Understanding Safe Handling Labels

Elizabeth Boyle, Ph.D.
Department of Animal Sciences and Industry
Kansas State University
July 1995

Some food products, including meat and poultry, may contain bacteria that could cause illness if the product is mishandled or cooked improperly. Research has indicated that many foodborne illness outbreaks are caused in part by simple food handling mistakes. To raise consumer awareness and provide advice for handling meat safely, safe handling labels are affixed to packages of raw and partially cooked meat and poultry products.

The issue of food safety has been highly publicized during the past few years. This has been in response to outbreaks of foodborne illness such as Escherichia coli 0157:H7. There is a group of bacteria called Escherichia coli, but you may know them by their more familiar name of E. coli. Within this group of bacteria are thousands of strains of E. coli, most of which are harmless to human health. These organisms are normally found in the intestines of warm-blooded animals, including food animals and humans. Certain types of E. coli bacteria can cause foodborne illness leading to disease problems.

E. coli 0157:H7 was first identified as a cause of human illness in 1982 when it was associated with two outbreaks of foodborne illness in Oregon and Michigan resulting from consumption of undercooked ground beef. This rare strain of E. coli is responsible for causing an illness called hemorrhagic colitis that is typically quite severe. Symptoms, which last 4 to 10 days, include severe abdominal cramps followed by watery diarrhea that often becomes bloody, vomiting and nausea, and possibly a low-grade fever. These symptoms generally appear 3 to 9 days after consuming food contaminated with E. coli 0157:H7. Hemolytic uremic syndrome (HUS) can result as a possible complication of hemorrhagic colitis. HUS can lead to acute kidney failure in children and in the elderly, and may result in death.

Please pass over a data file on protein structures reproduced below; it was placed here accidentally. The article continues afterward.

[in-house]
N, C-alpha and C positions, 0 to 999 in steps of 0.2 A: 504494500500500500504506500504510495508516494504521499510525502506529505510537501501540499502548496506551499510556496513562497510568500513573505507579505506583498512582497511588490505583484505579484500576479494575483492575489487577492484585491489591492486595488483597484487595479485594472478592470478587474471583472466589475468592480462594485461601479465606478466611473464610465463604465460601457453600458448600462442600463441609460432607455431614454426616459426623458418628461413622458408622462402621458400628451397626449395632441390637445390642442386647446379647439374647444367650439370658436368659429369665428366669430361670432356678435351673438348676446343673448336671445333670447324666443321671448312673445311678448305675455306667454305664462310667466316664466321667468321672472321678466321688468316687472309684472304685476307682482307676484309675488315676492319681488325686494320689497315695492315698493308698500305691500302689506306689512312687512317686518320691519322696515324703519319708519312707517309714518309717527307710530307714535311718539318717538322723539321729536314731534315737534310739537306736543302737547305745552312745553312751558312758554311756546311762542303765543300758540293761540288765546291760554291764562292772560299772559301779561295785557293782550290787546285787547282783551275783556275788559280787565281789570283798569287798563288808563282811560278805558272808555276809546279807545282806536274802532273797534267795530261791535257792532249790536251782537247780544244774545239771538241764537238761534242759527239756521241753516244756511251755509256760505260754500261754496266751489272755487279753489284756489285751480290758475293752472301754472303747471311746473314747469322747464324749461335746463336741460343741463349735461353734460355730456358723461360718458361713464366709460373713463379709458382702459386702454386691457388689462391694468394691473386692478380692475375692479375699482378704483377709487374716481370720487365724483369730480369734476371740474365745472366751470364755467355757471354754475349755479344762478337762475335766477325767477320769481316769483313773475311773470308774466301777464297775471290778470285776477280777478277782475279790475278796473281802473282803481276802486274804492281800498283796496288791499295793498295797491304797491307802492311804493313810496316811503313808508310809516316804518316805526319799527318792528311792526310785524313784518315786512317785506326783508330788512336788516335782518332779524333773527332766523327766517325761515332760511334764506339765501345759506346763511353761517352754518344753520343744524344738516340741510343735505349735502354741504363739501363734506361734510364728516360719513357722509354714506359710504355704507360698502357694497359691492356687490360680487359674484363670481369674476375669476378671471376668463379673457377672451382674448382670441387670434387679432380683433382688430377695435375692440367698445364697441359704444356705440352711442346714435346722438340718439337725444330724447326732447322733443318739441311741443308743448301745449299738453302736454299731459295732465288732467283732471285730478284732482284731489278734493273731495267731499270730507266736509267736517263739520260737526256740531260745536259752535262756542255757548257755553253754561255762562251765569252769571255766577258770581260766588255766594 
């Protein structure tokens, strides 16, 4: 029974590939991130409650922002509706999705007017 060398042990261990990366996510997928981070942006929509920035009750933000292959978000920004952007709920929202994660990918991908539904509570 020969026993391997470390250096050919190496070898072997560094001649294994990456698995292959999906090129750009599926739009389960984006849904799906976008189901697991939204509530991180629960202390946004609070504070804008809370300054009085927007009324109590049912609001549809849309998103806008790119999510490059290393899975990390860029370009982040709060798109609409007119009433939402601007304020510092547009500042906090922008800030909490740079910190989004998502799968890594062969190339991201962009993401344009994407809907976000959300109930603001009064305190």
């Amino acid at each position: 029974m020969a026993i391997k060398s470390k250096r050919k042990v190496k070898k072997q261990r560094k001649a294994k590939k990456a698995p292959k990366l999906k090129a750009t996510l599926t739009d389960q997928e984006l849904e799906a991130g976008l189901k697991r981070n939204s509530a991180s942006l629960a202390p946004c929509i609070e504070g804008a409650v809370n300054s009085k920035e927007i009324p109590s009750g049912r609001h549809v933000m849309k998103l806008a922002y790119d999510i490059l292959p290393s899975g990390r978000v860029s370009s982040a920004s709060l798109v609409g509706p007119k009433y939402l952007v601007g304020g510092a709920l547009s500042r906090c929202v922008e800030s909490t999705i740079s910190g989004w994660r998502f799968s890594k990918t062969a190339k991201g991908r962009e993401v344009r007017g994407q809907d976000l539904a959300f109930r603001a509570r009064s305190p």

How can meat become contaminated with E. coli 0157:H7? Carcasses may become contaminated with intestinal or fecal material during slaughter procedures, and E. coli 0157:H7 may be carried through to the finished product. Person-to-person transmission has also been documented.

The safe handling label provides you with basic instructions on handling and preparing meat. It serves as a reminder that meat must be stored refrigerated or frozen. Meat should be thawed in a refrigerator or microwave, never on a countertop. Keep everything clean by washing hands, countertops and cooking implements with hot, soapy water. Thoroughly cooking ground meat to 160F internal temperature is the best protection against food borne illness. To keep bacteria from multiplying in cooked food, don't let food sit out at room temperature for more than 2 hours. Refrigerate or freeze leftovers in shallow containers. Remember, if in doubt, throw it out.

For more information about the safe handling of meat and poultry, the United States Department of Agriculture has a tollfree meat and poultry hotline. Questions can be answered by calling 1-800-535-4555 between 10:00 a.m. to 4:00 p.m. Eastern time, Monday through Friday, or contact your local Cooperative Extension office.